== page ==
Theory of Operation
A probe consisting of an exciter coil and one or more detectors
is pulled through the tube. The exciter coil and the detector
coil(s) are rigidly fixed at an axial distance of two tube
diameters or more between them. The exciter coil is driven with a relatively
low frequency sinusoidal current to produce a magnetic field.
This changing magnetic field induces strong circumferential eddy
currents which extend axially, as well as radially in the tube
These eddy currents, in turn, produce their own magnetic field,
which opposes the magnetic field from the exciter coil. Due to
resistance in the tube wall and imperfect inductive coupling,
the magnetic field from the eddy currents does not fully counterbalance
the magnetic exciting field. However, since the eddy current field
is more spread out than the exciter field, the magnetic field
from the eddy currents extends farther along the tube axis. The
interaction between the two fields is fairly complex but the simple
fact is that the exciter field is dominant near the exciter coil and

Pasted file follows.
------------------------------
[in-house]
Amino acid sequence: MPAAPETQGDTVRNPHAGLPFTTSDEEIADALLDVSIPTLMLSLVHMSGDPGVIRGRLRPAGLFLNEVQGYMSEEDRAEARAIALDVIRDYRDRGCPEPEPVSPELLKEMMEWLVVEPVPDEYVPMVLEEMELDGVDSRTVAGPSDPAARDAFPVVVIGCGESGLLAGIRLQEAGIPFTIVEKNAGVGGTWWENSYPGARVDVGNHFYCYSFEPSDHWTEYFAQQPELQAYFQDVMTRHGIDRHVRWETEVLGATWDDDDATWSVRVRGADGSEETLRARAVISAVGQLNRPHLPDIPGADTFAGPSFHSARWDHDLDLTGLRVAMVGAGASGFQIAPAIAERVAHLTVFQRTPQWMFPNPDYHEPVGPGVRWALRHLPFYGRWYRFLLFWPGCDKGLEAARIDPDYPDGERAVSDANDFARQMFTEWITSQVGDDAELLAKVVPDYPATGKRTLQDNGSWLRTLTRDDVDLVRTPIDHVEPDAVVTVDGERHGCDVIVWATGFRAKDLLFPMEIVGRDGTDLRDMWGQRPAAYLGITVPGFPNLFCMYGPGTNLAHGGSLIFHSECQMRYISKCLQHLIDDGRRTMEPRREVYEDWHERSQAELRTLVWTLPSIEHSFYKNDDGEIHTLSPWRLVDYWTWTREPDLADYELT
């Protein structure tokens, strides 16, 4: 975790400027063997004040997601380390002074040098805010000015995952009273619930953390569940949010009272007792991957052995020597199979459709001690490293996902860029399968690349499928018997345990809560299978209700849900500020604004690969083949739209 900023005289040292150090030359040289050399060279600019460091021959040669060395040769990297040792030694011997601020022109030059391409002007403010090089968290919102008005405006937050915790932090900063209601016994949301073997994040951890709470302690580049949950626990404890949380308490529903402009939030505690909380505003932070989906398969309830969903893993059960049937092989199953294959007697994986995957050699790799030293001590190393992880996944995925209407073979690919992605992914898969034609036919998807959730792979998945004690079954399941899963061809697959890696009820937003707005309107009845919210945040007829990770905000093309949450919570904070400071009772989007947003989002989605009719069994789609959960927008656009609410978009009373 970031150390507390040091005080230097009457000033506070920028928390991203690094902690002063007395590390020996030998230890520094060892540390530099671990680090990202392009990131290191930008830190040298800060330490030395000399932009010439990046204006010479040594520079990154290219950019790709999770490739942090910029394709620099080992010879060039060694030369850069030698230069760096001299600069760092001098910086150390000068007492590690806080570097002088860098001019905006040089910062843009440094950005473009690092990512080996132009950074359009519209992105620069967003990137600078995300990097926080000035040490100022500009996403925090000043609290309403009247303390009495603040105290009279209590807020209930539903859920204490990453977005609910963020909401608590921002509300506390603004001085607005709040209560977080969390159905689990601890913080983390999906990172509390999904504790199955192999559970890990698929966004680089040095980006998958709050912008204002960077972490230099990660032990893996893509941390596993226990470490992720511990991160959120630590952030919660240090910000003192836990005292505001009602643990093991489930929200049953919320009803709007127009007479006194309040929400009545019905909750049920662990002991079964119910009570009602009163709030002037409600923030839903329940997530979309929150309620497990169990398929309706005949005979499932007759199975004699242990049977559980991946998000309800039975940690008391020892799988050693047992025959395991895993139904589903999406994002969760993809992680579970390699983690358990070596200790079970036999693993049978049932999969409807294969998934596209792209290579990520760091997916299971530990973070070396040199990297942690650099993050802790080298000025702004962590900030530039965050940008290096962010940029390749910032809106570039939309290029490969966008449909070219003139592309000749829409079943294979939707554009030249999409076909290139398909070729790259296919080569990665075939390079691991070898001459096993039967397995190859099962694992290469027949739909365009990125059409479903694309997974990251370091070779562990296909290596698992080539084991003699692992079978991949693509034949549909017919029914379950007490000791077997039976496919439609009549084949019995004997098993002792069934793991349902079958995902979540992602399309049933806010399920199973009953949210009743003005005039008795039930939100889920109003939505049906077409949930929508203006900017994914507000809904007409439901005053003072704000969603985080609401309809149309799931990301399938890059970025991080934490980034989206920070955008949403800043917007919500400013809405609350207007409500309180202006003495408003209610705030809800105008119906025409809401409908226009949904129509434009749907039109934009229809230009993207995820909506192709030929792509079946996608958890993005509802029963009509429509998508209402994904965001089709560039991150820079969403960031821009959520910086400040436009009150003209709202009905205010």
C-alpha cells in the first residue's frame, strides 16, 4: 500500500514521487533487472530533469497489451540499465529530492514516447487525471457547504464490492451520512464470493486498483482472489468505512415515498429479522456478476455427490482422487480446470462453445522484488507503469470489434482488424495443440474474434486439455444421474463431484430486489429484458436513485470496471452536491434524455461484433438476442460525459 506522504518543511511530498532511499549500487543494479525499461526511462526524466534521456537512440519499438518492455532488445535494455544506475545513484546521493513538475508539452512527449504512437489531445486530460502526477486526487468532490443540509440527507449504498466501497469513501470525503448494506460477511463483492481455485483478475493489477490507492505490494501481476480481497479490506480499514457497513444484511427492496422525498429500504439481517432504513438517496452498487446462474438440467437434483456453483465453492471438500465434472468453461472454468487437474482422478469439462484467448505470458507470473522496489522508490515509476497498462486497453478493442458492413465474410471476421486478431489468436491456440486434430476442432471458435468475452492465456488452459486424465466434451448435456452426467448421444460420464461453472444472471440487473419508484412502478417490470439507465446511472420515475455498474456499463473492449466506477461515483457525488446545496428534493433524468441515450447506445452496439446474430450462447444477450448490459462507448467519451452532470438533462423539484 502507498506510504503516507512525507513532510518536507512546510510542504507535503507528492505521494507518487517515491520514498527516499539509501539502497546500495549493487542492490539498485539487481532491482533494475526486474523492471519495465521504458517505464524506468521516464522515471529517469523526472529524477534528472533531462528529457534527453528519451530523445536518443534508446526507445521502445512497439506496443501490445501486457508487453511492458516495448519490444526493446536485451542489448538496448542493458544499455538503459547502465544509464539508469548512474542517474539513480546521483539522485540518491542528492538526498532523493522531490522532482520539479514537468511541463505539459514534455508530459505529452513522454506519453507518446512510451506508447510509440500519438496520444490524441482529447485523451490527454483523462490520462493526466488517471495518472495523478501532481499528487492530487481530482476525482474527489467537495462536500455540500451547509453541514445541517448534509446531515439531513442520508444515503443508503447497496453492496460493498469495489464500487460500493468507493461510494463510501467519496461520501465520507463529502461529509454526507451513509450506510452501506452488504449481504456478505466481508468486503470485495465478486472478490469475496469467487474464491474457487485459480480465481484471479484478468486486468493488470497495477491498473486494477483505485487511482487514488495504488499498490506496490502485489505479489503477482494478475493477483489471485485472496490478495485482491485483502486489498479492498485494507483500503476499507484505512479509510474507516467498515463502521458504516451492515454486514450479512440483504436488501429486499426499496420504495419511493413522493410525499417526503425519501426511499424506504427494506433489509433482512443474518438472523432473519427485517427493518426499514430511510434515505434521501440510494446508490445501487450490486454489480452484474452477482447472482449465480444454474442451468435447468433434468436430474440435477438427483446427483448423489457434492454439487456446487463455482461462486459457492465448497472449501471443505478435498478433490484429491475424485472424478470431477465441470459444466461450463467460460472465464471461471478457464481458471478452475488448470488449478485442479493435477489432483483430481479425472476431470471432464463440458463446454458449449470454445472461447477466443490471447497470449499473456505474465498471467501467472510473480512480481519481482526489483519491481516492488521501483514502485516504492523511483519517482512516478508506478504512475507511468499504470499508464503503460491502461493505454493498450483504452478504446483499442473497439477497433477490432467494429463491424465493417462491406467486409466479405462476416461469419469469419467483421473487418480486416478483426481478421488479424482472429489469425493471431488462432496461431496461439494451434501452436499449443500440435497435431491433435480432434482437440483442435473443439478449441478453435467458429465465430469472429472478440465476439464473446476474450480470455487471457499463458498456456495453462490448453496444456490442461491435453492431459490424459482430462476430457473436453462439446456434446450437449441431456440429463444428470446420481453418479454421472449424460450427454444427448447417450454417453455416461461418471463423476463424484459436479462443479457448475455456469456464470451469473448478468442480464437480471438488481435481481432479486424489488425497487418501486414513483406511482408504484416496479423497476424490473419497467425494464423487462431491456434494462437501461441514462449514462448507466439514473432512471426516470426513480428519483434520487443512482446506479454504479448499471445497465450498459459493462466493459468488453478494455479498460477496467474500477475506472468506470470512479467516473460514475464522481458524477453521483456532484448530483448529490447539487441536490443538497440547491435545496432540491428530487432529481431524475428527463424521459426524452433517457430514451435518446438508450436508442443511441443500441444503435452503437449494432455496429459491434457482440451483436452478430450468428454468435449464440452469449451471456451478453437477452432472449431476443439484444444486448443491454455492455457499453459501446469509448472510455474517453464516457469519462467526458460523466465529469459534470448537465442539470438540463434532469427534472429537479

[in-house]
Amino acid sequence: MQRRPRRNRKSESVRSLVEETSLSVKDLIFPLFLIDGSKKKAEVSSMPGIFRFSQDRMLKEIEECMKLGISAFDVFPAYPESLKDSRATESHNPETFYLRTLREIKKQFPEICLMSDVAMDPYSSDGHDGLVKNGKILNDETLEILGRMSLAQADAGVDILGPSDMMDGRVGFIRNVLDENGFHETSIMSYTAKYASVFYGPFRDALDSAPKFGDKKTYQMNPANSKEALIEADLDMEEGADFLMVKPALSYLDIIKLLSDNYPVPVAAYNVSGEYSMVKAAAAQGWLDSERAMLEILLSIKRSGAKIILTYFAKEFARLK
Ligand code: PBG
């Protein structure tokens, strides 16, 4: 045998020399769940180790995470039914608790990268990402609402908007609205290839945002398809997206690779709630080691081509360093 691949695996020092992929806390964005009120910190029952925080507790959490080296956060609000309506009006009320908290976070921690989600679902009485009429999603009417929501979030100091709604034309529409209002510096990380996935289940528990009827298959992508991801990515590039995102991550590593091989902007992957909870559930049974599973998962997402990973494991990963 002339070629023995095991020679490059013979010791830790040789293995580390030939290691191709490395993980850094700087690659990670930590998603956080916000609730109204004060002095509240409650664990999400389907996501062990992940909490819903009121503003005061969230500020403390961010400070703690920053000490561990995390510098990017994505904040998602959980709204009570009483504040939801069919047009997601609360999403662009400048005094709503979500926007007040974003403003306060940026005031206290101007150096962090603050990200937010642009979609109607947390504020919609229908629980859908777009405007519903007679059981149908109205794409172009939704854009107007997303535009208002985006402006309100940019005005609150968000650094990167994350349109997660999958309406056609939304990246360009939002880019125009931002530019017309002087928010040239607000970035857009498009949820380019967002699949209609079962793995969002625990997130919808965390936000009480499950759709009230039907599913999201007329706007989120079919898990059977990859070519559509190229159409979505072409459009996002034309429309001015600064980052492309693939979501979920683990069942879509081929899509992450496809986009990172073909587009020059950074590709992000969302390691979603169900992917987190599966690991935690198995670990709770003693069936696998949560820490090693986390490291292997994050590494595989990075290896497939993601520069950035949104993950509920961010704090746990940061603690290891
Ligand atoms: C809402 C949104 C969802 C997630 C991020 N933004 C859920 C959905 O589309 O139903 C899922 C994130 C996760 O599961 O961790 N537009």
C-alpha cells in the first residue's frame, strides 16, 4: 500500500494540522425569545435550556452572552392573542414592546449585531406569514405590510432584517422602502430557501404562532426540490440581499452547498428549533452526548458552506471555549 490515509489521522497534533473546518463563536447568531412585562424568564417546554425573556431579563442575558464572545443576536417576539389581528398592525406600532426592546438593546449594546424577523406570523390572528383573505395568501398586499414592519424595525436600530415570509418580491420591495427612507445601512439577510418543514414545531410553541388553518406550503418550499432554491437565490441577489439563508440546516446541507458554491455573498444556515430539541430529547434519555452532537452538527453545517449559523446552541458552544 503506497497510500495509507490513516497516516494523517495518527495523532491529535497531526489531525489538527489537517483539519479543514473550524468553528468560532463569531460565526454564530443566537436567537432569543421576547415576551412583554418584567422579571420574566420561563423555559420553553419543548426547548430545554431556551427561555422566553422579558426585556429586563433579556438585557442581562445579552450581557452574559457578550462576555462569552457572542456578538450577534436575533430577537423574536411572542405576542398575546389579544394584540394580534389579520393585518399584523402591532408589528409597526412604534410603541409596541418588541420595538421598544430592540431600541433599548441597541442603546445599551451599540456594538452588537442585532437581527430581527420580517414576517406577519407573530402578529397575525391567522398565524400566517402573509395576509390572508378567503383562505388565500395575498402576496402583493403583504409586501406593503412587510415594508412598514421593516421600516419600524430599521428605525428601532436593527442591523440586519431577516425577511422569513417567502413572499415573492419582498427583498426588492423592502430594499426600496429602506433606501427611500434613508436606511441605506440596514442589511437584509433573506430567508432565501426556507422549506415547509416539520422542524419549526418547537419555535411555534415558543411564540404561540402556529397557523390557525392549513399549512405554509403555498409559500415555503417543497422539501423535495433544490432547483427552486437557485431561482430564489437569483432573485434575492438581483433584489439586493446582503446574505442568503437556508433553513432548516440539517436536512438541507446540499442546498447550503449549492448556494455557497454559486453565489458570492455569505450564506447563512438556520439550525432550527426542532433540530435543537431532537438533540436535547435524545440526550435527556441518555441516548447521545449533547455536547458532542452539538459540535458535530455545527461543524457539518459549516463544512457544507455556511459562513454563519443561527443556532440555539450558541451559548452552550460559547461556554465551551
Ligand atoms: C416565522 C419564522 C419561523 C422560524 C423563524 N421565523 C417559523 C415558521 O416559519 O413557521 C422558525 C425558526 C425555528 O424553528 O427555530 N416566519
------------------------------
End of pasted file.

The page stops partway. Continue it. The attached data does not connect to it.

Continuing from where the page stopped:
the eddy current field becomes dominant at some distance away
from the exciter coil.
The receiving coils are positioned at a distance where the magnetic
field from the eddy currents is dominant. In other words, they are placed at a
distance where they are unaffected by the magnetic field from
the exciter coil but can still adequately measure the field strength
from the secondary magnetic field. Electromagnetic induction occurs
as the changing magnetic field cuts across the pick-up coil array.
By monitoring the consistency of the voltage induced in the pick-up
coils one can monitor changes in the test specimen. The strength
of the magnetic field at this distance from the excitation coil
is fairly weak but it is sensitive to changes in the pipe wall
from the I.D. to the O.D.